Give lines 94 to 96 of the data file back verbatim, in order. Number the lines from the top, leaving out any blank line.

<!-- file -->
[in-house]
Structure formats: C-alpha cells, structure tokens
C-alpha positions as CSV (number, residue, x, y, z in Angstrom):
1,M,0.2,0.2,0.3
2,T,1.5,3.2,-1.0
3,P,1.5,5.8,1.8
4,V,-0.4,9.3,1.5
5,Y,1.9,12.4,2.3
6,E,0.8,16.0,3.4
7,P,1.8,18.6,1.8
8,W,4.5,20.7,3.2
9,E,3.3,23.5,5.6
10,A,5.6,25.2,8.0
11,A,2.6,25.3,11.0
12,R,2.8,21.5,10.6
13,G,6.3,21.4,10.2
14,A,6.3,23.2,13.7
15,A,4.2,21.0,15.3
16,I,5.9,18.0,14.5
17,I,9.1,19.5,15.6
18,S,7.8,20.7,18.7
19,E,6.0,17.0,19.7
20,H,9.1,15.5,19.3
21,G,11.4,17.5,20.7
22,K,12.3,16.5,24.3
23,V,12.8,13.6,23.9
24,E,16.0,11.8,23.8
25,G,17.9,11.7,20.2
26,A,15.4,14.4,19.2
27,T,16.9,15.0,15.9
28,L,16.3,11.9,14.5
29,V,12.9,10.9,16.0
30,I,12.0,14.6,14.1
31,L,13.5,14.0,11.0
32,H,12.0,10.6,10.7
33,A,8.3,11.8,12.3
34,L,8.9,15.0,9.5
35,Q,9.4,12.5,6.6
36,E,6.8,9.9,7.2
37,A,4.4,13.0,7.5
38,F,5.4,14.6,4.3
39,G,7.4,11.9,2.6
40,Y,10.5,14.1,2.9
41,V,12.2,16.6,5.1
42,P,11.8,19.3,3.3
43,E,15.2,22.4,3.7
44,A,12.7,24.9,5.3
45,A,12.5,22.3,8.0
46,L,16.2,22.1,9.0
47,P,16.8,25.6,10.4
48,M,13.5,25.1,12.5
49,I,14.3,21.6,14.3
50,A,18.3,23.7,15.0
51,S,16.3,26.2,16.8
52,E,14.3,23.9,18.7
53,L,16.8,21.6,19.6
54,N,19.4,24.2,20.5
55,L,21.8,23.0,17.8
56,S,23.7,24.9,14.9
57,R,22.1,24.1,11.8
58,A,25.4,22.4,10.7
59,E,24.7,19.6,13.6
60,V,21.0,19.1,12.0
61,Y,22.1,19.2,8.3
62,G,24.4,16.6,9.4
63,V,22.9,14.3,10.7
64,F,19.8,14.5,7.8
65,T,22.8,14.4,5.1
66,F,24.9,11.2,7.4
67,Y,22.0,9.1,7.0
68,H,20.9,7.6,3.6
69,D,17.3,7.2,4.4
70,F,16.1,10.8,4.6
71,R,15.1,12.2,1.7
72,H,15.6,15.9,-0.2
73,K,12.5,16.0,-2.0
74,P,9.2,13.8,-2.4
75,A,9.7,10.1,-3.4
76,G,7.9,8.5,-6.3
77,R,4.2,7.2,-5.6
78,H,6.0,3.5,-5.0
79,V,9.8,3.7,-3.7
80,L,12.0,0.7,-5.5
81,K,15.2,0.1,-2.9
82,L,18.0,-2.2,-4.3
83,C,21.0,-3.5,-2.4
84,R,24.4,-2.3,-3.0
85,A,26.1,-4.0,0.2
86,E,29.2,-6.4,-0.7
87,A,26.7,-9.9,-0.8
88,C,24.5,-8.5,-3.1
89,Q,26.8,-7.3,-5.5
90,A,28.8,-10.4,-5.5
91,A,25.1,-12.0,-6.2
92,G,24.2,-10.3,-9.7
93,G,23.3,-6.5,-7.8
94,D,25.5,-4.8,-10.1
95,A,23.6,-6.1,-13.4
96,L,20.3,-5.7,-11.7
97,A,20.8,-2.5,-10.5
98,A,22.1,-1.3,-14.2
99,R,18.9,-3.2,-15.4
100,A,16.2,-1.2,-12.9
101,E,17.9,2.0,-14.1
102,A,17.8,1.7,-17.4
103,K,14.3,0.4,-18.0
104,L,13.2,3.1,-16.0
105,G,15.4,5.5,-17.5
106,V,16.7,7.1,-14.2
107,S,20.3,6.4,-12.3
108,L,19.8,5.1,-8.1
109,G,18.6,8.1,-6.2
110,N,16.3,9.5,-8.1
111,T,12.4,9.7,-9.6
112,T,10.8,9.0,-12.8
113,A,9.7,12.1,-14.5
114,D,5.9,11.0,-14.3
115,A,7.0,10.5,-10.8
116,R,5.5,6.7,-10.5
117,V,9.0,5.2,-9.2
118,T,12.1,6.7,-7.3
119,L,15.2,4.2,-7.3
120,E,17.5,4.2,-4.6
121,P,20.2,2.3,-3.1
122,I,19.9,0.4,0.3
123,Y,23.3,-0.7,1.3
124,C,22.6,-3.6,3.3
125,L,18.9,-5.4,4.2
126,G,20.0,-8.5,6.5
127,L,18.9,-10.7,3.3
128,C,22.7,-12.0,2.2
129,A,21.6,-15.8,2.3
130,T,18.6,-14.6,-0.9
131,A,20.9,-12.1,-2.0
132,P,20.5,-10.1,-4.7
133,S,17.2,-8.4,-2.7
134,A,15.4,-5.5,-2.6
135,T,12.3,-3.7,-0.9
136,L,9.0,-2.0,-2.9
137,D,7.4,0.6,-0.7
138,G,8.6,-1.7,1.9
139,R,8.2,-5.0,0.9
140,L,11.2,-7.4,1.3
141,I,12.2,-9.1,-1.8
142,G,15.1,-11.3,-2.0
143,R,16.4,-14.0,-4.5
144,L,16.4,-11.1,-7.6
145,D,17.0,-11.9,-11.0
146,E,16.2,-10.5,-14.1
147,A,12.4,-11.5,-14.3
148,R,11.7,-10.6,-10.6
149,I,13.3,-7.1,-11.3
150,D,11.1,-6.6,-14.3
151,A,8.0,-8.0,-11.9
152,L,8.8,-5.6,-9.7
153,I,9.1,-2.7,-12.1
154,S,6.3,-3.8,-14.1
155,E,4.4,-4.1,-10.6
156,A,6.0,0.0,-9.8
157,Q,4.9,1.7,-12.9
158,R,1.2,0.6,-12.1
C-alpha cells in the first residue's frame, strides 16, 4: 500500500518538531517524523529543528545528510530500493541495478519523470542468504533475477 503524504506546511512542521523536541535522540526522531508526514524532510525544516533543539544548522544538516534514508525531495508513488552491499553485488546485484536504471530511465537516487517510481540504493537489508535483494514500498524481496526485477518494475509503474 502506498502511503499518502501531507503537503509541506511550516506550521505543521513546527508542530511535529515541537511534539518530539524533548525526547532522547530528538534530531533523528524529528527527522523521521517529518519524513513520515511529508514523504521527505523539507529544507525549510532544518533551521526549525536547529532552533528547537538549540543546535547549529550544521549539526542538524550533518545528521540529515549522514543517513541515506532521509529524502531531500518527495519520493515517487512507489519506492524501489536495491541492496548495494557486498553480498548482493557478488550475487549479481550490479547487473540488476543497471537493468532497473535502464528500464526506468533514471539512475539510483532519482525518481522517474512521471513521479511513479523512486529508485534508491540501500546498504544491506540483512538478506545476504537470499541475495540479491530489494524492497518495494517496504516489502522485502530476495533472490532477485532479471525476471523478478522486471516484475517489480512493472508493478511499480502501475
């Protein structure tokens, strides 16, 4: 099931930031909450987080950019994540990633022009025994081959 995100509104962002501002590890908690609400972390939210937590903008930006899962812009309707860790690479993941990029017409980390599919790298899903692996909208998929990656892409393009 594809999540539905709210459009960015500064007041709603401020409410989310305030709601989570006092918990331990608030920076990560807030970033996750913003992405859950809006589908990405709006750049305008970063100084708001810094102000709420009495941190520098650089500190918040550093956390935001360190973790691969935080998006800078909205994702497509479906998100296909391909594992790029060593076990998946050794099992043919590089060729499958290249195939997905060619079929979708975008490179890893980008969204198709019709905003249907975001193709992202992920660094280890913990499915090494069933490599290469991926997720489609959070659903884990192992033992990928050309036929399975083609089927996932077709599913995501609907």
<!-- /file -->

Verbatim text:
91,A,25.1,-12.0,-6.2
92,G,24.2,-10.3,-9.7
93,G,23.3,-6.5,-7.8